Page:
[0] https://web.archive.org/web/20130501214421/https://www.eff.o... , https://web.archive.org/web/*/https://www.eff.org/who-has-yo...

This title is outrageously misleading.

Turns out this is a policy assessment of those companies and whether they publicly stand on the side of users when the government attempts to seek access to private data.

This a 6 point assessment: 1. Require a warrant for content of communications. 2. Tell users about government data requests. 3. Publish transparency reports. 4. Publish law enforcement guidelines. 5. Fight for users’ privacy rights in courts. 6. Fight for users’ privacy in Congress.

This list must include Lavabit. They deserve their own column, "Willing to shut down rather than comprise their customers privacy."

Anyone knows how relevant this is for non-US citizens? If FBI wants my gmail, will Google still require a court order? What court would be the relevant one?

Just a heads up, the FBI's jurisdiction is within the USA. But that's a great question.

The FBI collaborates with other countries' federal investigators a lot (e.g. RCMP). I could definitely see them doing something like that.

Given the NYPD's jurisdiction one would think they wouldn't be sending agents out for 'anti-terror' work in foreign nations or writing missives on the Nairobi mall attack.

But they are.

This is the same LinkedIn that was hacking people's email accounts to siphon contact lists?

Hacking might be the wrong word. What they do is quite underhand though.

I guess this chart only applies to American values of "you", "your data" and "government".

And the stars in the column "Fights for users’ privacy rights" seems like a sick joke, given the massive international anti-privacy lobbying of some of those companies.

A report like this could become another track from which privacy respecting companies (against the Govt.) can differentiate them selves from others.

If sonic.net (to pick one from random)consistently keeps touting "Five stars from the EFF for protecting your privacy" then runs ads where they show how poorly their competition are doing, this might sway customers.

Unfortunately this report needs an addendum -

Companies that made the ultimate sacrifice (Shut Down) rather than cooperate with Big Brother - LavaBit, SilentCircle et al.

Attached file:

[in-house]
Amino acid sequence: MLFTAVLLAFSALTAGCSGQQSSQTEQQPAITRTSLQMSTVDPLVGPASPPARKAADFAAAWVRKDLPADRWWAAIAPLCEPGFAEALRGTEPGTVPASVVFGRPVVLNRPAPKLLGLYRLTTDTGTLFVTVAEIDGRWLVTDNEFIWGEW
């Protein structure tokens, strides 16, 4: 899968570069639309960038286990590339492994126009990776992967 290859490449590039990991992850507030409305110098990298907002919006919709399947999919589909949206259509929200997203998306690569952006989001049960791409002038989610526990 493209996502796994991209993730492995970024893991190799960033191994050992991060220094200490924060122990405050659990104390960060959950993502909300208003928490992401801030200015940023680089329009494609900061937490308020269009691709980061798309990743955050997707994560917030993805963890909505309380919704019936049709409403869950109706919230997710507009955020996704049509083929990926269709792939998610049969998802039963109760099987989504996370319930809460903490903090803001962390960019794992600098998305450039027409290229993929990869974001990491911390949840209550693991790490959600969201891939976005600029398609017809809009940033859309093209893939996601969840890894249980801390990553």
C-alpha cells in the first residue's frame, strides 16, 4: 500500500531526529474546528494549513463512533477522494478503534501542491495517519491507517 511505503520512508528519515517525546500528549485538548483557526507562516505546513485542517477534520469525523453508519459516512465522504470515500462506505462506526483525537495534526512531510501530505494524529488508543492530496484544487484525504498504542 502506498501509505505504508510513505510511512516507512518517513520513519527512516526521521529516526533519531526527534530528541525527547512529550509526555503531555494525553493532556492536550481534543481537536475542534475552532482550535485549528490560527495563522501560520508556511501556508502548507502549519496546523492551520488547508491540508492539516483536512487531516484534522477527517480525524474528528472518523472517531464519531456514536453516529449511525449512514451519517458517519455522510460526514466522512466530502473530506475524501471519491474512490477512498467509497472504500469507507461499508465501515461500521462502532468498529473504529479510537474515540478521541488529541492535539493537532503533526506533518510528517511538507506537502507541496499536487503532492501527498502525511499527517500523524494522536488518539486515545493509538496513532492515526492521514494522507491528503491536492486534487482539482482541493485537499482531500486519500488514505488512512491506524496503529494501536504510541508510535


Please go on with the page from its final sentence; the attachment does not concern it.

I find Apple's poor rating kind of sad.

Apple has a good revenue stream without collecting private data and exploiting that and if they both respected private data and stood up to the government then they could be a viable safe haven. I think that Apple is missing an opportunity.

That's cool so many of these companies are fighting for users' privacy rights in Congress. I was surprised to see Comcast alongside Google in fighting for privacy rights in courts as well.

#1 problem with this is that it is based on policy language, not actual measured behavior. Behavior is hard to measure, but especially in this area, where lying is both common and sometimes required by law, policy wording isn't so meaningful.

For example, it doesn't include a measure of security against government hackers, or internal "hackers" doing govt bidding.

Ultimately corporations won't defend you from the law. You'll have to insist on the laws being rewritten.

Odd that they'd include the Bells (Verizon, AT&T) but not TMobile or Sprint.

Same as they gave Google?

And Dropbox. And less than they gave Twitter.

How much did LinkedIn donate to EFF? They talk about transparency, yet I can't find their donors list? Or any info whatsoever how they are funded... Strange


Transparency in government activity is different from disclosing support to an organization.

I wonder how much leverage this list gives the EFF.

"If you don't do what we say/donate to us, you might find yourself off of this list."

We wildly speculate the NSA blackmails politicians, so why can't we wildly speculate the EFF blackmails companies too?